What a pristine sacred space!  Regardless of where one sits or stands, the stained-glass window is the focal point behind the altar: a delectable ethereal delight.

        

           

                    

                       

       

       

       

               

               

Prayers from the Pittsburgh Theological Seminary

Dear Lord, please forgive me when I forget that you are God and the owner of my heart, the caregiver of my life and the teacher of my soul.  I confess that the world is convincing in its teaching that the acquisition of material things can bring happiness and that being right and being in power are more important than following you.  Forgive me when I choose to judge others because of their politics, their education, the color of their skin, or the amount of money they have in their pockets.  The love of power, fame, and material wealth can twist my Christian intentions from selflessness to selfishness, from welcoming to wall-building, and from caring to critical.  I repent from my lack of faithfulness and ask that you light the way of love for me to follow so that I might be guided by the truth and the life found within the way of Jesus Christ in whose name I pray.  Amen.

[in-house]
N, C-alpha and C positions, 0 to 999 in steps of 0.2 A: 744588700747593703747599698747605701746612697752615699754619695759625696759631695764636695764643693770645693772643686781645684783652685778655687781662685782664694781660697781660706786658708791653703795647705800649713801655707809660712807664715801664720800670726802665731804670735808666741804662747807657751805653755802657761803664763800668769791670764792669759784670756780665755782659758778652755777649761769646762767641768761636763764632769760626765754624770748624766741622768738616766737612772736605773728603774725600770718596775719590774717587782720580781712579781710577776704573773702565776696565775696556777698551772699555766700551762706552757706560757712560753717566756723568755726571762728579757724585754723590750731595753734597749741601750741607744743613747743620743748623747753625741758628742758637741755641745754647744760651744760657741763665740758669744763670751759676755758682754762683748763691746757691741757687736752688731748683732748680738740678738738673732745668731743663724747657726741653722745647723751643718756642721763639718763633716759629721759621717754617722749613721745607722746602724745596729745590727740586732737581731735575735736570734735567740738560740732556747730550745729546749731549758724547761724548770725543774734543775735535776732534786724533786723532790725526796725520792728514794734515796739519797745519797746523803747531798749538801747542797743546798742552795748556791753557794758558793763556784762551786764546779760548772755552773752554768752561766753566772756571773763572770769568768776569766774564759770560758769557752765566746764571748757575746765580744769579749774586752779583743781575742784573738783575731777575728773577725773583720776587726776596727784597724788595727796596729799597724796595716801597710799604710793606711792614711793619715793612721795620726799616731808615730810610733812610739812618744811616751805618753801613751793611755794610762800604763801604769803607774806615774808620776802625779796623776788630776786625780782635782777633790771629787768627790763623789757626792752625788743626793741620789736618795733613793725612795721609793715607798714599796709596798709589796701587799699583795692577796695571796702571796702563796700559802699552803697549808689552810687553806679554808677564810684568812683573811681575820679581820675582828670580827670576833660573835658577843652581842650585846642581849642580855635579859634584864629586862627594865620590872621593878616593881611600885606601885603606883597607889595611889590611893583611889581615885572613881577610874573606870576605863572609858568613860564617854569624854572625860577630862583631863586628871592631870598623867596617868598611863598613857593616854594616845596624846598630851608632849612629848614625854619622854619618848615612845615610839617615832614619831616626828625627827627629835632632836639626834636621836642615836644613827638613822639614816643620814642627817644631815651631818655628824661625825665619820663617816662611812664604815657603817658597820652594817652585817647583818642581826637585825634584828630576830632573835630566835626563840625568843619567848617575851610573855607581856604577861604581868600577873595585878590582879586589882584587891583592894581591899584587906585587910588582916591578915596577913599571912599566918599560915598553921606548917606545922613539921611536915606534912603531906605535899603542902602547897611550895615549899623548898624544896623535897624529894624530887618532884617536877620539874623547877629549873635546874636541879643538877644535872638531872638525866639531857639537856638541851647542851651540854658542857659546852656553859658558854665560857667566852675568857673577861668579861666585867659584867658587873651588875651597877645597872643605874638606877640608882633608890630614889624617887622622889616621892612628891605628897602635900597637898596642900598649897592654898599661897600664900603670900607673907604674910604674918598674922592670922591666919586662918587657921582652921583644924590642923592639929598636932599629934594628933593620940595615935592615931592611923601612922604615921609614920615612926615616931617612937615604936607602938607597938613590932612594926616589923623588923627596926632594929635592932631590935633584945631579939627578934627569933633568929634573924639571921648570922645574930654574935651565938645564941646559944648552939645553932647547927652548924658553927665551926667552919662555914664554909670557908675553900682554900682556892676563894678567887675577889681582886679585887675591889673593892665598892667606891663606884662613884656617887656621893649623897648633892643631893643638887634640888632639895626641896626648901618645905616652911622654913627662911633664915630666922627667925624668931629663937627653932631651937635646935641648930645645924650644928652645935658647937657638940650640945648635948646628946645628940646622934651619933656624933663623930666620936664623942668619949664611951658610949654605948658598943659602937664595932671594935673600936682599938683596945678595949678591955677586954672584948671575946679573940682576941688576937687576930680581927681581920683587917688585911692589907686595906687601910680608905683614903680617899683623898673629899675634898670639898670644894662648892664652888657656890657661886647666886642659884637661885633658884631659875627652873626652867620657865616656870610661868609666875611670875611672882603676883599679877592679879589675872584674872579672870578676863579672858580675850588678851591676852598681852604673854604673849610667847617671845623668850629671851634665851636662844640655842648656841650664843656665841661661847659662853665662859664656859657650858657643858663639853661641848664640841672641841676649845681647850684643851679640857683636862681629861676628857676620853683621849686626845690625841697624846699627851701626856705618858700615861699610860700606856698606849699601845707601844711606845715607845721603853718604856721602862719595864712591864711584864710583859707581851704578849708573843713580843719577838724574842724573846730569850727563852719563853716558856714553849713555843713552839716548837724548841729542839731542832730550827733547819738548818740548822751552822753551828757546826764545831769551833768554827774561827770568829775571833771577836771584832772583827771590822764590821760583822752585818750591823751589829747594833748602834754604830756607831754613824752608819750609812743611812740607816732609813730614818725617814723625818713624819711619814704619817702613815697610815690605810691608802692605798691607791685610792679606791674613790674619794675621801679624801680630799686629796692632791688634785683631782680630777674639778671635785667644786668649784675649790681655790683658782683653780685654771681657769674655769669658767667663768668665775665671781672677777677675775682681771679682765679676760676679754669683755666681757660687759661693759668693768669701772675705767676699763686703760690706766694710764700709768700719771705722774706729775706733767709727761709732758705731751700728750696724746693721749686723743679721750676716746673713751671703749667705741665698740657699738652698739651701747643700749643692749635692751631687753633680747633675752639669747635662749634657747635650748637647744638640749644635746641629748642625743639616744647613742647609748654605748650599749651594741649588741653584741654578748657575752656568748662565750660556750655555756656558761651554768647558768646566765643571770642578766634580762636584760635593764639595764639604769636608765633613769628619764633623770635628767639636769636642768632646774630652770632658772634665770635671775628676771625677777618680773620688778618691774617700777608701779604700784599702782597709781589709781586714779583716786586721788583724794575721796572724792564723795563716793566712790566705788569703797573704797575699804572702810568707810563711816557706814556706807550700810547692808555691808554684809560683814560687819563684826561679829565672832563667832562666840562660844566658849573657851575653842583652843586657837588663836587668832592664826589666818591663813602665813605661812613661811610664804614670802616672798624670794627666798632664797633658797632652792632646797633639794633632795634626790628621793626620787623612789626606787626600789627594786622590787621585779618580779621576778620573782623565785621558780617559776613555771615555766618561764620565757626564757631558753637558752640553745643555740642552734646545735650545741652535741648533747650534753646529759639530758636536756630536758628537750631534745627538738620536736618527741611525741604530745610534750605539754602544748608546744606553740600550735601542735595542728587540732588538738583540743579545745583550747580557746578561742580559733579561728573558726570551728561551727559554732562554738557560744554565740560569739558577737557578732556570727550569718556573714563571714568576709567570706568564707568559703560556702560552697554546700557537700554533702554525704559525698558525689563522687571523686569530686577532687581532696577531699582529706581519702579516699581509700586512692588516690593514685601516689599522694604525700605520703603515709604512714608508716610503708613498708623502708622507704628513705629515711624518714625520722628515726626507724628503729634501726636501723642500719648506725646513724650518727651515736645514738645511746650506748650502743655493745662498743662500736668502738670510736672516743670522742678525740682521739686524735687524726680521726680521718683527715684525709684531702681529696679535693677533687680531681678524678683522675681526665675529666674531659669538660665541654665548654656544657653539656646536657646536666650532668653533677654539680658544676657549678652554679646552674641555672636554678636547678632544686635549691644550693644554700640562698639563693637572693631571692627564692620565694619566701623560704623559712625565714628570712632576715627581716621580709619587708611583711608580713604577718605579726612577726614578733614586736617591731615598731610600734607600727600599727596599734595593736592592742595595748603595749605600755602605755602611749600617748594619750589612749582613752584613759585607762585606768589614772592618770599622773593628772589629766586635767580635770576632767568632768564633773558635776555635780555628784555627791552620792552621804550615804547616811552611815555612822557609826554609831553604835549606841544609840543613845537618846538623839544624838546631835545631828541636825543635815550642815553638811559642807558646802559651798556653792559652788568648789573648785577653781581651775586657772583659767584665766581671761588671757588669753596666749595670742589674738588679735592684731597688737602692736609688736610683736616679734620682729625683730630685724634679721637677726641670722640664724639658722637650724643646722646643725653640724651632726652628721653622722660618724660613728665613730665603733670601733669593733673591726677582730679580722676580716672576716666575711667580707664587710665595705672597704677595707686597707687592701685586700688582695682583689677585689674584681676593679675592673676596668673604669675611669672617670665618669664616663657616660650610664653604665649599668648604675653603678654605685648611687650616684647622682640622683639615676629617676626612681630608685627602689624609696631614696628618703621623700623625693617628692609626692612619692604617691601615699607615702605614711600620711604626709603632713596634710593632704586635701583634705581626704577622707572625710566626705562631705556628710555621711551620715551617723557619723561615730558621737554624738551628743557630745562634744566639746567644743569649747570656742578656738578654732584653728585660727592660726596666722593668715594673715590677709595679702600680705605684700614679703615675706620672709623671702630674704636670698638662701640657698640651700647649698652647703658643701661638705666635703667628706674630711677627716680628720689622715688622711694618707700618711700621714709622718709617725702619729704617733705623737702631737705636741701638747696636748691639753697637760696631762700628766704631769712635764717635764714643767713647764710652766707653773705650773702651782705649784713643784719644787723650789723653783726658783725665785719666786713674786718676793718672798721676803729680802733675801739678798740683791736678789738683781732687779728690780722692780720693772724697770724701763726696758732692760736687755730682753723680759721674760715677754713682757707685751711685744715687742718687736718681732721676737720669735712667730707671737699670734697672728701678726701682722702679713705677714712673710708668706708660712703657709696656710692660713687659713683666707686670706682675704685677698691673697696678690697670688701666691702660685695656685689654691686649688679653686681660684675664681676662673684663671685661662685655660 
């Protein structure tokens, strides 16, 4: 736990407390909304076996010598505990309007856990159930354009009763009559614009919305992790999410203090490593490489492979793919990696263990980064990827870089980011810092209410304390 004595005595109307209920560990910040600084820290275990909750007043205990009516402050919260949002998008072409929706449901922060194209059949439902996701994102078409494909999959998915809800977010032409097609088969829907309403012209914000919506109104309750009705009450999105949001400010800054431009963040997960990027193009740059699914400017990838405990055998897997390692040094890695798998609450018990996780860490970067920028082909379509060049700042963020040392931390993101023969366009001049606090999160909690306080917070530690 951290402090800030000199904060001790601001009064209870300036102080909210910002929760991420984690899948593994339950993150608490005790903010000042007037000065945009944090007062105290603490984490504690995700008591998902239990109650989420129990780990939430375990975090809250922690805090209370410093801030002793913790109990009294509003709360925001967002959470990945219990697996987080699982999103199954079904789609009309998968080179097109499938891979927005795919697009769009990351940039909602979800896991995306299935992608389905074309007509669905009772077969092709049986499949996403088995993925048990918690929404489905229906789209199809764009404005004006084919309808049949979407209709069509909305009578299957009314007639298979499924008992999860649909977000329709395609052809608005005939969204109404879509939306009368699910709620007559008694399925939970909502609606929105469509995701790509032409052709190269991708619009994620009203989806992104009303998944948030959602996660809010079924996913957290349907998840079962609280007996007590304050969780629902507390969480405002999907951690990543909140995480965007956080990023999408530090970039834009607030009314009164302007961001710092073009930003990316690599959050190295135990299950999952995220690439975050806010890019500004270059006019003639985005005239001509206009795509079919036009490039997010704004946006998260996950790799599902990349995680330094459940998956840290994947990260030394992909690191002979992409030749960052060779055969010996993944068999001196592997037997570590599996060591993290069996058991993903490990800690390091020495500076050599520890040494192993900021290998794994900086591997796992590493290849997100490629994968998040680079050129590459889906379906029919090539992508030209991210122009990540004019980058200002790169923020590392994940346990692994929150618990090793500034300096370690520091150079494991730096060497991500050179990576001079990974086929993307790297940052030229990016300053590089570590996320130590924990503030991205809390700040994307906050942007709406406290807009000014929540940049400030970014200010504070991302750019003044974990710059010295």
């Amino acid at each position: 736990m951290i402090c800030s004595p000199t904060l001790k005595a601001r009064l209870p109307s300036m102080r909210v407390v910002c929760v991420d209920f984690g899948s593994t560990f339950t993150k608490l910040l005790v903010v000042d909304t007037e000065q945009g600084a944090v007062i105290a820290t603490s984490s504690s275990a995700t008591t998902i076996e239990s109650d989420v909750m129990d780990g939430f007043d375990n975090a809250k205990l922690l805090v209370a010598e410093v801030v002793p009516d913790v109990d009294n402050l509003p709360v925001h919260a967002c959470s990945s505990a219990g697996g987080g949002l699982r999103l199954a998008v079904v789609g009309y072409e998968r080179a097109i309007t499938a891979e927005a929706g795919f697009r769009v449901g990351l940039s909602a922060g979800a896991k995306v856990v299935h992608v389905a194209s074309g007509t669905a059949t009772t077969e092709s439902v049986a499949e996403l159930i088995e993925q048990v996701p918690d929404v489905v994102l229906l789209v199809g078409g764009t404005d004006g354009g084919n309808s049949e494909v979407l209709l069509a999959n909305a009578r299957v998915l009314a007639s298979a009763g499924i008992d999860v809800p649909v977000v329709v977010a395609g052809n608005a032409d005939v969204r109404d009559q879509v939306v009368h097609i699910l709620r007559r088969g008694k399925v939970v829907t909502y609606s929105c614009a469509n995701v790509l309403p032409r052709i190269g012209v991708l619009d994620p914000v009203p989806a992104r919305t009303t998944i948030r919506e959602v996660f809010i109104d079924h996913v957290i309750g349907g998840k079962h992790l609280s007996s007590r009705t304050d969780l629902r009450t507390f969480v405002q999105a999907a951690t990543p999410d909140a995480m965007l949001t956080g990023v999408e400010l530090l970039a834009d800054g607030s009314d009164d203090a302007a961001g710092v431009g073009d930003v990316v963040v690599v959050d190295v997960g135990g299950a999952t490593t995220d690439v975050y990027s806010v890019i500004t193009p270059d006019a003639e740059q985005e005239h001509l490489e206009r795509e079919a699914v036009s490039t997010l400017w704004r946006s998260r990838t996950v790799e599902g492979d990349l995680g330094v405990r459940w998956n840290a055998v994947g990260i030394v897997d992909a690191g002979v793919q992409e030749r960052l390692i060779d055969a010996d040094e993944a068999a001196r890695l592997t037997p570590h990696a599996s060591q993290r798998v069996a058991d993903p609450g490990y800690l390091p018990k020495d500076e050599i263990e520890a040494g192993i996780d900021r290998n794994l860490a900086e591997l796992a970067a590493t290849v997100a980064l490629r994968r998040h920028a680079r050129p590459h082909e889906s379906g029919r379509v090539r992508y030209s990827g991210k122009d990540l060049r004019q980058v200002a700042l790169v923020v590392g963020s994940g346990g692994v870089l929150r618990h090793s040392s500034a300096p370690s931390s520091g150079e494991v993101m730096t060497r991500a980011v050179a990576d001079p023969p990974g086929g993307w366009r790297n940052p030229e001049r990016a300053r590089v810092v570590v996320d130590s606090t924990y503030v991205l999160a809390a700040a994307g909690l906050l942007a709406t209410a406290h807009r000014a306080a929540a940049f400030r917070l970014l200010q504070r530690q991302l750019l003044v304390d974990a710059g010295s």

Father, we come to you through your son and our lord, Jesus, and by the power of the Spirit with thanksgiving.  Continue to intervene in our lives in miraculous ways so that we may proclaim your miracles to those near and far from you.  Help us to not be gripped with fear, but instead give us the courage to be your spokespersons.  May you be glorified in all we say and do.  Amen.